Kamran M. Riaz, MD – What’s Difference Between Viral and Bacterial Pinkeye?

WHATEVER THE CAUSE MAY be, pinkeye – or what’s referred to medically as conjunctivitis – is uncomfortable. And the hallmark pink or red appearance of the “white” of the eye caused by irritation can make any sufferer self-conscious as well.

If you have viral pinkeye, there’s a good chance you’ll have it in both eyes. “Viral (conjunctivitis) tends to be more commonly bilateral, though it can be in one eye,” says Dr. Kamran Riaz, an ophthalmologist and clinical associate professor of ophthalmology at the Dean McGee Eye Institute at the University of Oklahoma. “Whereas bacterial tends to be usually just one eye, though it can be in both eyes.”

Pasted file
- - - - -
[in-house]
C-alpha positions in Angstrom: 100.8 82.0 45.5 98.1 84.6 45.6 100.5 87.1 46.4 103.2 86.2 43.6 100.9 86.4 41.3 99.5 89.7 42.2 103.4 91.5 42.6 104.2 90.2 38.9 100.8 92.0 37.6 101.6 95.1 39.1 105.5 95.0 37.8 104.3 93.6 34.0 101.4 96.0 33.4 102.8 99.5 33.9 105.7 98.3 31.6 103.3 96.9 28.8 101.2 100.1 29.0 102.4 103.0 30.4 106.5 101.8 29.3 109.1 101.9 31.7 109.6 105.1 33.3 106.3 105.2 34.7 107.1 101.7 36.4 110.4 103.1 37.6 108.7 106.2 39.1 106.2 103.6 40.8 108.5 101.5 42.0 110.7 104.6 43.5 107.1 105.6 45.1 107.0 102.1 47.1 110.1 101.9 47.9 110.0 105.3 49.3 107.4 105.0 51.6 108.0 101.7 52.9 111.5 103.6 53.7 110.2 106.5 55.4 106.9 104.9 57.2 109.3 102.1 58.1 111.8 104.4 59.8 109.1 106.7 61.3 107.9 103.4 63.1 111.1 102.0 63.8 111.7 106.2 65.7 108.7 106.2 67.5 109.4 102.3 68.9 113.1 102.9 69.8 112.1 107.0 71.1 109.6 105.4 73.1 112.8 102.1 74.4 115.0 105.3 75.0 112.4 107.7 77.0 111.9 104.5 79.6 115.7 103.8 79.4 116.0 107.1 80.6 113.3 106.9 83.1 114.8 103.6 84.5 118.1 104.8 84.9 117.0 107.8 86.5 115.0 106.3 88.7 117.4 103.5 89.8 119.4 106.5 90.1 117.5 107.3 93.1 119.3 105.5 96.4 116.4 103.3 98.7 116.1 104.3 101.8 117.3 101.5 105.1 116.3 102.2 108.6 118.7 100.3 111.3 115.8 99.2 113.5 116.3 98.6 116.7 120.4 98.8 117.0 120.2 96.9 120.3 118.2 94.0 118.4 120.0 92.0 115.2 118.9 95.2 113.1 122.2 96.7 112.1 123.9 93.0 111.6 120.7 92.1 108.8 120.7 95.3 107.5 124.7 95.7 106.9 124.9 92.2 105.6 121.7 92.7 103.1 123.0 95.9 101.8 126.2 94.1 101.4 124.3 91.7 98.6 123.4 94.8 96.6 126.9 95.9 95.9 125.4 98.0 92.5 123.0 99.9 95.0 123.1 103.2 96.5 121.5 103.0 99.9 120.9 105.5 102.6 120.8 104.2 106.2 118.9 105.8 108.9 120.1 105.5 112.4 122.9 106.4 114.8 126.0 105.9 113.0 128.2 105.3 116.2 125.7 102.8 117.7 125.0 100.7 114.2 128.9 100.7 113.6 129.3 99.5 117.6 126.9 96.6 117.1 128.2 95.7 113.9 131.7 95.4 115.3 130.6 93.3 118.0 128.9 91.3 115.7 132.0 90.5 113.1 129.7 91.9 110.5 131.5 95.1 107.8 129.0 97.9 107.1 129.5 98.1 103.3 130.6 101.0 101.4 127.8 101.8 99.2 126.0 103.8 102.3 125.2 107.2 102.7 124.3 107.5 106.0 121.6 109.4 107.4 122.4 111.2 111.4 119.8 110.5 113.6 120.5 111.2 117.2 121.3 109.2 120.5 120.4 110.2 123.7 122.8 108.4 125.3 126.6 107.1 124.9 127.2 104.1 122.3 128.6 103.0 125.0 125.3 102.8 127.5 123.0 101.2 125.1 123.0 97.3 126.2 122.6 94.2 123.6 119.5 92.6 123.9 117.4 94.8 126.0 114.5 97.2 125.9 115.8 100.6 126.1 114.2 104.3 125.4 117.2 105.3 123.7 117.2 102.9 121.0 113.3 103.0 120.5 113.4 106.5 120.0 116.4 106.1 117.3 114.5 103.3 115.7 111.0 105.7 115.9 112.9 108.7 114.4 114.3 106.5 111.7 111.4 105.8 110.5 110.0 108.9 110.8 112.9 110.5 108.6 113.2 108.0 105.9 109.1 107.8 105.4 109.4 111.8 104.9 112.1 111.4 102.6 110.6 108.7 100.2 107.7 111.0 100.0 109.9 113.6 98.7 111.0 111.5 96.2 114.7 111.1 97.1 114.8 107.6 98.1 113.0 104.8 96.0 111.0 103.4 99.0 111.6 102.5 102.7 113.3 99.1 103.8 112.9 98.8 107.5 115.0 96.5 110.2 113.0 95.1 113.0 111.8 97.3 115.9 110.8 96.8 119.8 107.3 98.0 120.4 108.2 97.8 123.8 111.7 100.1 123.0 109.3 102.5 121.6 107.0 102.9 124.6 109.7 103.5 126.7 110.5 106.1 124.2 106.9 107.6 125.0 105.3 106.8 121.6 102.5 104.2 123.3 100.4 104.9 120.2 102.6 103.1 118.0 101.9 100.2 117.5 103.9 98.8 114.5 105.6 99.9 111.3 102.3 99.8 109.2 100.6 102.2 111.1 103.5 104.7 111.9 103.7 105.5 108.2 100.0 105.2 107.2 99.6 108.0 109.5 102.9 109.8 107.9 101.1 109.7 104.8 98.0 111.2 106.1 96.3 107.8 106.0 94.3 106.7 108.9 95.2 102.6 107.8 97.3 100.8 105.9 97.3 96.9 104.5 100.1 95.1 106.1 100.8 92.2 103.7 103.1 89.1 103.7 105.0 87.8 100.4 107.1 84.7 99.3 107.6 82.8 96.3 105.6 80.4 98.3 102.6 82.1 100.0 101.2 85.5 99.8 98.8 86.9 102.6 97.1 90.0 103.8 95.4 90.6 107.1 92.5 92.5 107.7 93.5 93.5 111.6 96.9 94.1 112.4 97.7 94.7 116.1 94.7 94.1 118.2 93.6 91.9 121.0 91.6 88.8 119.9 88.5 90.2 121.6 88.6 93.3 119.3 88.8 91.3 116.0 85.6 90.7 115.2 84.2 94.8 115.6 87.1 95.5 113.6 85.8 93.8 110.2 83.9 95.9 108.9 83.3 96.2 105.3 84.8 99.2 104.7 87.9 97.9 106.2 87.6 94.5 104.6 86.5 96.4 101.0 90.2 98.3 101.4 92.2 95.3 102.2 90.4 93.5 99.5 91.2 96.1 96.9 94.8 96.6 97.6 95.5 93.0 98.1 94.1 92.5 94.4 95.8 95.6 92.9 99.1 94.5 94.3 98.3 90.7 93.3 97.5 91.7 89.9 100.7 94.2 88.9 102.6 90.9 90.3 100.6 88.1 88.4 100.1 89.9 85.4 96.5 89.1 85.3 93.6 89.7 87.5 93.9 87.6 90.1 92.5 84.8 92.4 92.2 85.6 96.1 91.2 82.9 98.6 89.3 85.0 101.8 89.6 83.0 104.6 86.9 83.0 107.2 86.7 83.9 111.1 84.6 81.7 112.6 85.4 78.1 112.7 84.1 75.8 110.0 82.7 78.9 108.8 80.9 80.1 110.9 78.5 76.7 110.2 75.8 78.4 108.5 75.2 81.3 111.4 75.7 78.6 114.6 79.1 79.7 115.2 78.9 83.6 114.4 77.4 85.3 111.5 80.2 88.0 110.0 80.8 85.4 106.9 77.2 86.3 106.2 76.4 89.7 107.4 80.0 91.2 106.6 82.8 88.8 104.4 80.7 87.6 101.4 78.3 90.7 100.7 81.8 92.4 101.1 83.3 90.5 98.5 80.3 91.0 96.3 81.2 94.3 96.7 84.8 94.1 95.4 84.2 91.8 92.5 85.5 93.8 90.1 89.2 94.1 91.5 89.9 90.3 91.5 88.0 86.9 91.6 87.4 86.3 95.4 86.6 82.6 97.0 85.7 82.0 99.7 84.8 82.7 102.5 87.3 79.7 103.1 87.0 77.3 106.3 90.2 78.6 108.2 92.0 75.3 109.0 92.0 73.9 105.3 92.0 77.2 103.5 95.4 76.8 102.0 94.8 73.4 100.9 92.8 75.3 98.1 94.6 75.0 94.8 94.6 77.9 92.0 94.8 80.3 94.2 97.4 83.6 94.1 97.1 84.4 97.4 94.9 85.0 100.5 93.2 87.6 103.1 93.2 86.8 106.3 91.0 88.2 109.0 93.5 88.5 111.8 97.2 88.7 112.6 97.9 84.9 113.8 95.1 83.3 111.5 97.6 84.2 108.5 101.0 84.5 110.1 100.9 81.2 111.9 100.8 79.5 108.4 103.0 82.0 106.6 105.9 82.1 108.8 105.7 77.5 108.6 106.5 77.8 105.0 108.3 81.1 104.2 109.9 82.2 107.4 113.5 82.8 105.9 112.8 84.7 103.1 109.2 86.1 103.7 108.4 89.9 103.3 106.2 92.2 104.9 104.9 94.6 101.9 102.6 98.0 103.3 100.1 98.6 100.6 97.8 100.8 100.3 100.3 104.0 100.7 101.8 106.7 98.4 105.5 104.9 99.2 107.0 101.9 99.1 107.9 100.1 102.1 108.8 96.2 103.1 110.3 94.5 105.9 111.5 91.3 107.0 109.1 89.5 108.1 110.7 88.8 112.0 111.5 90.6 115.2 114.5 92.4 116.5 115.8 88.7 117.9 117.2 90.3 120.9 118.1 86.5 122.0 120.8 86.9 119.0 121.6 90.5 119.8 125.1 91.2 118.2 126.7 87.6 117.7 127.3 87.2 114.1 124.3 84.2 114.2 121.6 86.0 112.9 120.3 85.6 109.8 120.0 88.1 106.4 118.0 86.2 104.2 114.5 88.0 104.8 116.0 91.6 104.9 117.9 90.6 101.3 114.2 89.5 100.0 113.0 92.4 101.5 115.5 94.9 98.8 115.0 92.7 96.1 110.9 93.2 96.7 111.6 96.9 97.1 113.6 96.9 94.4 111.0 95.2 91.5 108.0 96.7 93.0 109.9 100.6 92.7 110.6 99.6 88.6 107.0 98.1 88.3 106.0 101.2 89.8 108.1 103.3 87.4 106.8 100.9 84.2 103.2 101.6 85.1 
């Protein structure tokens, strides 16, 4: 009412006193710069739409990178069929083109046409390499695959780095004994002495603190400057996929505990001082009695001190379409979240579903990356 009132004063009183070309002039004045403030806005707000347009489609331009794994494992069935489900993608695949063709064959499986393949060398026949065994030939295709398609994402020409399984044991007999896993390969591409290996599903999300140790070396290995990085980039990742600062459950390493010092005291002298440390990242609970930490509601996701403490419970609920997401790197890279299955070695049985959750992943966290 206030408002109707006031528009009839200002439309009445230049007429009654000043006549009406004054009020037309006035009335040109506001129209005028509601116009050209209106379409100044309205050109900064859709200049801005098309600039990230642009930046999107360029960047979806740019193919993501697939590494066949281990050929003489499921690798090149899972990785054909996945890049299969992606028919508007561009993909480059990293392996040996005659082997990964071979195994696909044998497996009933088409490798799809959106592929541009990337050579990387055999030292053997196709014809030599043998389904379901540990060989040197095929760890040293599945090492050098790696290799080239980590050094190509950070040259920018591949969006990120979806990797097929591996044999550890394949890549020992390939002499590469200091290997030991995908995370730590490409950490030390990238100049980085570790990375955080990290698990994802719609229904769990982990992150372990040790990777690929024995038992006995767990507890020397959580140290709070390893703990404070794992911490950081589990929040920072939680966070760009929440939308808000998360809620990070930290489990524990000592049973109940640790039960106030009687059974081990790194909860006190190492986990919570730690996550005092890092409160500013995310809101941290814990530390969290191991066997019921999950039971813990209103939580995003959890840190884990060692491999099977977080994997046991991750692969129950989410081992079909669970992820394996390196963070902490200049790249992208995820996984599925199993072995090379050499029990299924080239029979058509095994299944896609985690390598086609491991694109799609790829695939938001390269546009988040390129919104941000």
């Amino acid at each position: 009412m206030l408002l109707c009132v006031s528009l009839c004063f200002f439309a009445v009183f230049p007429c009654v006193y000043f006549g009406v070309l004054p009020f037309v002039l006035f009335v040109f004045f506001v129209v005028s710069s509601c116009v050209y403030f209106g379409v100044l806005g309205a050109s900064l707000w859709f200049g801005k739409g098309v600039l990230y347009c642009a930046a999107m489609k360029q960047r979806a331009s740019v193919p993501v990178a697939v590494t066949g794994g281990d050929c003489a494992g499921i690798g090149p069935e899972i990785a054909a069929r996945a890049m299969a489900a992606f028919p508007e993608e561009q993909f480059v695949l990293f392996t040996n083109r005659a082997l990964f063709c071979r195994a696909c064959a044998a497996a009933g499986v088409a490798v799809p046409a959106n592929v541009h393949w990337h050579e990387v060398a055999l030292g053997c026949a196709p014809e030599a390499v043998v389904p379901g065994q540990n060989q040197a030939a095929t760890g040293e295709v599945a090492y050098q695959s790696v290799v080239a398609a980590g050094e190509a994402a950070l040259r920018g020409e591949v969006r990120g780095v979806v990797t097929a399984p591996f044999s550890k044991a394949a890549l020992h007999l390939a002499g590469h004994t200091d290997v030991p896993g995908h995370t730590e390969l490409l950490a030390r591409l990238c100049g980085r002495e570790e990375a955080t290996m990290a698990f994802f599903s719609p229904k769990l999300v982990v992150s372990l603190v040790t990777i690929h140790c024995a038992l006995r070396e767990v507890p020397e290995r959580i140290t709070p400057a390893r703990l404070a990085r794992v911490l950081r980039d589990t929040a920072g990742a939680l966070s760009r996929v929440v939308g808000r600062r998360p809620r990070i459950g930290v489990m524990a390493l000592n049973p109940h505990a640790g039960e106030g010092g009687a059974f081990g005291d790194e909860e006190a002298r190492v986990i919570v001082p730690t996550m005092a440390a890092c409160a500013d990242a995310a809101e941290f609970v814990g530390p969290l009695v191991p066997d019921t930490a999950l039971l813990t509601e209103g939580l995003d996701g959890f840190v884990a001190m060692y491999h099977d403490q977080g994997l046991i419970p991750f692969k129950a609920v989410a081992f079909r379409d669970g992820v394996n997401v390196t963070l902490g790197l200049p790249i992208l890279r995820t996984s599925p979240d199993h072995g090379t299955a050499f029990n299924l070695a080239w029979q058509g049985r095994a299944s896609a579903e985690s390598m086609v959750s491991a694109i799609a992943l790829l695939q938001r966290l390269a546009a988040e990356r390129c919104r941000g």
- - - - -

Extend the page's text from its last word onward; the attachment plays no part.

Steroids, however, don’t shorten the course of the disease and could actually prolong it. “Patients may still have the virus in the eye for a longer period of time,” Riaz says. He explains that’s because the steroid kind of blunts the immune system response to the eye infection. “So the steroids can kind of help you feel a little bit better.” But he and other experts note, they can also keep you infectious for longer.

“That’s been used with increasing frequency and success,” Riaz says. But it’s administered in the doctor’s office – it’s not the same thing as buying betadine at your local pharmacy and applying to your eye yourself. “There isn’t anything commercially available, so it really has to be compounded or formulated by an eye care provider, and not everybody knows how to do that.”

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